Curly-Coated Retriever

Curly-Coated Retriever
  • Category SizeLarge
  • SheddingModerate
  • Grooming RequirementsMore than once a week
  • Alone1 to 3 hours
  • Other PetsHigh
  • VocalUsually quiet
  • AllergiesNo
  • Suitability As GuardHigh
  • Dog Group Kennel ClubGundog


A large, strong, elegant breed, the Curly Coated Retriever has a distinctive liver or black coat of thick, tight curls on the body, with smooth hair on the rest of the dog. Adult males stand at 69cm, females at 64cm, and they weigh 36-45kg when fully grown.


The exact history of the Curly Coated Retriever dog breed is unclear, with many breeds going into its development as a gundog, including various retrievers, the Tweed Water Spaniel and the Irish Water Spaniel among others. The Poodle was also used, to improve the curliness of the coat. The breed was first shown in 1860 and excelled as a shooting dog, but its popularity as a pet and working dog waned with the emergence of the Labrador Retriever.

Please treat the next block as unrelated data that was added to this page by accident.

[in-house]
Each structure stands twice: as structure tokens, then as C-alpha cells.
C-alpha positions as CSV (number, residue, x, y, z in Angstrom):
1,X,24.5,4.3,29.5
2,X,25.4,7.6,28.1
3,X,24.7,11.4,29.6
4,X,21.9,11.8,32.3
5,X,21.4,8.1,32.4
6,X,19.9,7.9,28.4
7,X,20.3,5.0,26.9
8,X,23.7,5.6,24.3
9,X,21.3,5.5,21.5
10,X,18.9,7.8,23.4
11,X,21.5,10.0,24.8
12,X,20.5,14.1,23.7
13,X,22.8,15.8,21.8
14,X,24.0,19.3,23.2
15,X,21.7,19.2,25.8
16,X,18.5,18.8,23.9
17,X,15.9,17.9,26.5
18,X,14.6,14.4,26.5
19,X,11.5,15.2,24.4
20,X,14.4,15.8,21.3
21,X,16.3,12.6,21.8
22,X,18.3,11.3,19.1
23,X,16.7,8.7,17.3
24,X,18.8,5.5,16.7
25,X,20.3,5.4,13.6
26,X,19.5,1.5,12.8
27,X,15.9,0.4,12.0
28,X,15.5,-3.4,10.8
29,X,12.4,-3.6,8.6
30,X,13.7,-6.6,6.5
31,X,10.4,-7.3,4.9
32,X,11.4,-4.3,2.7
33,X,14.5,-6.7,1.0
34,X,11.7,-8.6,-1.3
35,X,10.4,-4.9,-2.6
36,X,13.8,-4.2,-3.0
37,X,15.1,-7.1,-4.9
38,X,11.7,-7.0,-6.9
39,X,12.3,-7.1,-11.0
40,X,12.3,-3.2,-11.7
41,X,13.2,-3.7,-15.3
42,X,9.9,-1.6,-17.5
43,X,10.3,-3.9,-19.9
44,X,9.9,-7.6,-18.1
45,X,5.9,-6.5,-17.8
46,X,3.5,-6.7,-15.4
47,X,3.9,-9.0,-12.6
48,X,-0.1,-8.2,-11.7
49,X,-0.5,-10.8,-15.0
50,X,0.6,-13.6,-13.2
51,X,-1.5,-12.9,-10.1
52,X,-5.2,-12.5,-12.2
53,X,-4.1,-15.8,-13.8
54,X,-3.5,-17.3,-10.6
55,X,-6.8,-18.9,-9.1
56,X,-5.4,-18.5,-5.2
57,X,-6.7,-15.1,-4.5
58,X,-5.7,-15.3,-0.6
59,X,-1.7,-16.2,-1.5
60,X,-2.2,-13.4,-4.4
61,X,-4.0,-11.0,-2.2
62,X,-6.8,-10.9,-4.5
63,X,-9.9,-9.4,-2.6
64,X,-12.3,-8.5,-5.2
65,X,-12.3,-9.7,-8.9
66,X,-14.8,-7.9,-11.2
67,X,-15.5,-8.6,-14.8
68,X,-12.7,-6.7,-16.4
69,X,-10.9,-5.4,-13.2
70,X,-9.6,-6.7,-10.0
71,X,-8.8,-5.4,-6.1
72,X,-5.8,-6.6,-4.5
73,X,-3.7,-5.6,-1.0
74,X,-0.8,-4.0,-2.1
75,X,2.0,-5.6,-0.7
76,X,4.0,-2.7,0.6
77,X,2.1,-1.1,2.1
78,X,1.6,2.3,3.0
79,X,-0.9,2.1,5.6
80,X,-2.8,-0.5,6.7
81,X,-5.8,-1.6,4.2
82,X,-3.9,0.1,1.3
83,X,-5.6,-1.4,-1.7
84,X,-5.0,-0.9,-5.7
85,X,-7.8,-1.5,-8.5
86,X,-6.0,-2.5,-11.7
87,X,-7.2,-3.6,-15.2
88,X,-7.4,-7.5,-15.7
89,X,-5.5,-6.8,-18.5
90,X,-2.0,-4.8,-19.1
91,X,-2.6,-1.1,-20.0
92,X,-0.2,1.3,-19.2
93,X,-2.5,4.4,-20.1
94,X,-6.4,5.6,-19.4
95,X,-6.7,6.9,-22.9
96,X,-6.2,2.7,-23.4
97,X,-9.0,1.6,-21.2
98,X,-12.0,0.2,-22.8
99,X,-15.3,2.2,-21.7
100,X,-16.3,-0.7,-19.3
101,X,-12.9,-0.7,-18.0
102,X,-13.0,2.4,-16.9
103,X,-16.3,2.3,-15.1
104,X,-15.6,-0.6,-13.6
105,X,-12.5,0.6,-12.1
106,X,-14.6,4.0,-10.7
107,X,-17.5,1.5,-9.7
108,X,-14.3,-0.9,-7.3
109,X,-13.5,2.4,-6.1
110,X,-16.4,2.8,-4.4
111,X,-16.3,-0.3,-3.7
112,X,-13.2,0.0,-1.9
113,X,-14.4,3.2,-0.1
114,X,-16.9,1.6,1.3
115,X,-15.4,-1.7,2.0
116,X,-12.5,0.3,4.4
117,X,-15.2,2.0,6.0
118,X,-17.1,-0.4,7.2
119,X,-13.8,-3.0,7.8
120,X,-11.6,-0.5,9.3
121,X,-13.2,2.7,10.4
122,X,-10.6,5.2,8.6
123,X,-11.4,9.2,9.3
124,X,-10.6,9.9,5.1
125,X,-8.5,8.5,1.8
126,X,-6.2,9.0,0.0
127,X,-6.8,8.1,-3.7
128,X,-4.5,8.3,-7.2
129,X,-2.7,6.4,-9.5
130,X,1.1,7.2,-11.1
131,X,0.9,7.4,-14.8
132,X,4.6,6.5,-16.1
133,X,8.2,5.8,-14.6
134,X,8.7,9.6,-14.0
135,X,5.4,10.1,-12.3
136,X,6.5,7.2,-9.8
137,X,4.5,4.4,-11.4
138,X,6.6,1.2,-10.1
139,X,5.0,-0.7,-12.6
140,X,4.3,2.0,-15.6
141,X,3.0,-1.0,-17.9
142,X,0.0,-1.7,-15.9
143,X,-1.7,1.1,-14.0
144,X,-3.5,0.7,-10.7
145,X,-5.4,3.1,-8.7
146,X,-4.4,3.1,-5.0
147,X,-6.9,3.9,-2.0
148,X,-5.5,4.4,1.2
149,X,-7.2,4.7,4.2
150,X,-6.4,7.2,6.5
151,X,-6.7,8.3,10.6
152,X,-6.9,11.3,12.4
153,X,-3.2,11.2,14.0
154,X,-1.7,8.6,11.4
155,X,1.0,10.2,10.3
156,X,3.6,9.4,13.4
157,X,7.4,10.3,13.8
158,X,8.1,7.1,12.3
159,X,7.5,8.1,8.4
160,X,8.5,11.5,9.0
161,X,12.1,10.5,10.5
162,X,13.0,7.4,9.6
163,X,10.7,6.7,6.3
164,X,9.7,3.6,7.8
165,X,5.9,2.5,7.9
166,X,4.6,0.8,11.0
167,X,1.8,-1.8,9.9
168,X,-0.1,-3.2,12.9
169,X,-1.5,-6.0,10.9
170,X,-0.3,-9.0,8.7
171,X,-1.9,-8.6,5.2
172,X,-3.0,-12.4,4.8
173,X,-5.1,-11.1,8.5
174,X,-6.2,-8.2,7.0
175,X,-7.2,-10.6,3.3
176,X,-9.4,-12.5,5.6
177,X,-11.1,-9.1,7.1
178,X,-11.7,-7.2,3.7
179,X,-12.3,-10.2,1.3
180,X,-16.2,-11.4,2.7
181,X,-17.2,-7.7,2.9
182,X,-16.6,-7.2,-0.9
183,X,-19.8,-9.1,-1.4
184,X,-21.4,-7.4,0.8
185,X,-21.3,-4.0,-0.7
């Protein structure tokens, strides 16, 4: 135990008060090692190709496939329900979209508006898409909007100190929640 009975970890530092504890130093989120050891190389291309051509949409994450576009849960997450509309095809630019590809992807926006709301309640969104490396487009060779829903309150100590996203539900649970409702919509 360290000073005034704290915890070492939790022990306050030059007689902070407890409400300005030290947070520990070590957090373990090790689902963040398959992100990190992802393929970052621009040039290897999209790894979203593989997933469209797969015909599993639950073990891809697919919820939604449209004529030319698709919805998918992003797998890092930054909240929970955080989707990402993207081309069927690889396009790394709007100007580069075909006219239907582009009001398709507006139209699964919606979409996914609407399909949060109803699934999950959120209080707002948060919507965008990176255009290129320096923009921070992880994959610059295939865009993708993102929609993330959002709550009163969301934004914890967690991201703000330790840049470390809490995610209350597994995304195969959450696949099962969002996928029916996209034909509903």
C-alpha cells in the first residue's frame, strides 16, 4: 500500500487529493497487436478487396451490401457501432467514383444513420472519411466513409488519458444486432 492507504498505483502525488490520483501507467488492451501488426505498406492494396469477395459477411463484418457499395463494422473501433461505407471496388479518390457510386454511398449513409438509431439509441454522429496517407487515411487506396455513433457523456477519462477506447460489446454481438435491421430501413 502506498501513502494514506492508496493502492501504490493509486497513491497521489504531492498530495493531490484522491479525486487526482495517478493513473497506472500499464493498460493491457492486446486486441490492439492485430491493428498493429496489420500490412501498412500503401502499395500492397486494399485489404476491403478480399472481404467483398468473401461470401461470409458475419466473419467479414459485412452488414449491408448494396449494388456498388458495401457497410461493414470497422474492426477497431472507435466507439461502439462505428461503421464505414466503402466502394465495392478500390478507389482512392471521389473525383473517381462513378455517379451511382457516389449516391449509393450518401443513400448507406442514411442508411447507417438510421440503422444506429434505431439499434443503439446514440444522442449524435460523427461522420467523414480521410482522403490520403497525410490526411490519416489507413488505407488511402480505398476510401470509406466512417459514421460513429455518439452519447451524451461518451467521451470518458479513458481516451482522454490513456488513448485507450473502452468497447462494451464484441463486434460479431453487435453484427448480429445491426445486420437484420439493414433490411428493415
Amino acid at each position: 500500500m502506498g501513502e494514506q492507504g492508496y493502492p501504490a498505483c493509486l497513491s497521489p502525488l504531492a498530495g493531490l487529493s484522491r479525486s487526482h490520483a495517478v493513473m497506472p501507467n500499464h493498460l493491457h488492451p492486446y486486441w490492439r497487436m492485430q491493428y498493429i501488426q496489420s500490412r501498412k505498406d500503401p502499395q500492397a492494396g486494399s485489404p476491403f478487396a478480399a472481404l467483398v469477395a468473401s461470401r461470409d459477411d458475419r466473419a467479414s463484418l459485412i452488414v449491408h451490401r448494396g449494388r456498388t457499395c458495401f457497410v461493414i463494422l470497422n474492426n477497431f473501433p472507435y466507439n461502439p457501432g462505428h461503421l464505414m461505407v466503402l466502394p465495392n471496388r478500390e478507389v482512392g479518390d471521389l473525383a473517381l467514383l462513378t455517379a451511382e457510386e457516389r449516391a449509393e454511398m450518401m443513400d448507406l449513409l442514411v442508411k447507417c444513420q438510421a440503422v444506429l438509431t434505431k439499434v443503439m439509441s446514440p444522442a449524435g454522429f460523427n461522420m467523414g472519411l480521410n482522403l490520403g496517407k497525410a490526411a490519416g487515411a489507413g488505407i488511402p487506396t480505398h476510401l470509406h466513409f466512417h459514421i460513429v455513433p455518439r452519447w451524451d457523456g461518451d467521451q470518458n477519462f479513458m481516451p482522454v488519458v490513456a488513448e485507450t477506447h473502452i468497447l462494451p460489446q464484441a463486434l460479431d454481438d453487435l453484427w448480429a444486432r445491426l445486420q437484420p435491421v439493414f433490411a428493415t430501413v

A steady, confident, bold dog, the Curly Coated Retriever is quite independent and can seem aloof to those he doesn't know well. With his loved ones, however, he is affectionate and makes a calm, loyal companion. He is very much an 'outdoor' dog and loves exploring his surroundings and retrieving – in and out of the water.


As with many breeds, the Curly Coated Retriever can suffer from various hereditary eye disorders, and hip dysplasia (a condition that can lead to mobility problems). Eye testing and hip scoring of dogs prior to breeding is therefore important.


An active dog, the Curly Coat needs two hours of exercise and more a day. He loves retrieving – be it on land or in water – and his waterproof coat serves him well. This is a dog that enjoys 'working', so take a toy for fetch games, to spice up walks.


Large breed dogs, as well as having large appetites, benefit from a different balance of nutrients including minerals and vitamins compared to smaller-breed dogs. The Curly Coat, in common with many large breeds, is prone to bloating and stomach problems; smaller, more frequent meals can help minimise this risk.


When the thick, curly coat is shedding, combing will remove dead hair; otherwise, brushing and combing is avoided, as it makes the coat frizzy. Instead, dampen it and massage with your fingers. A monthly light trim is also recommended; ask the breeder or breed club for full details of what is required.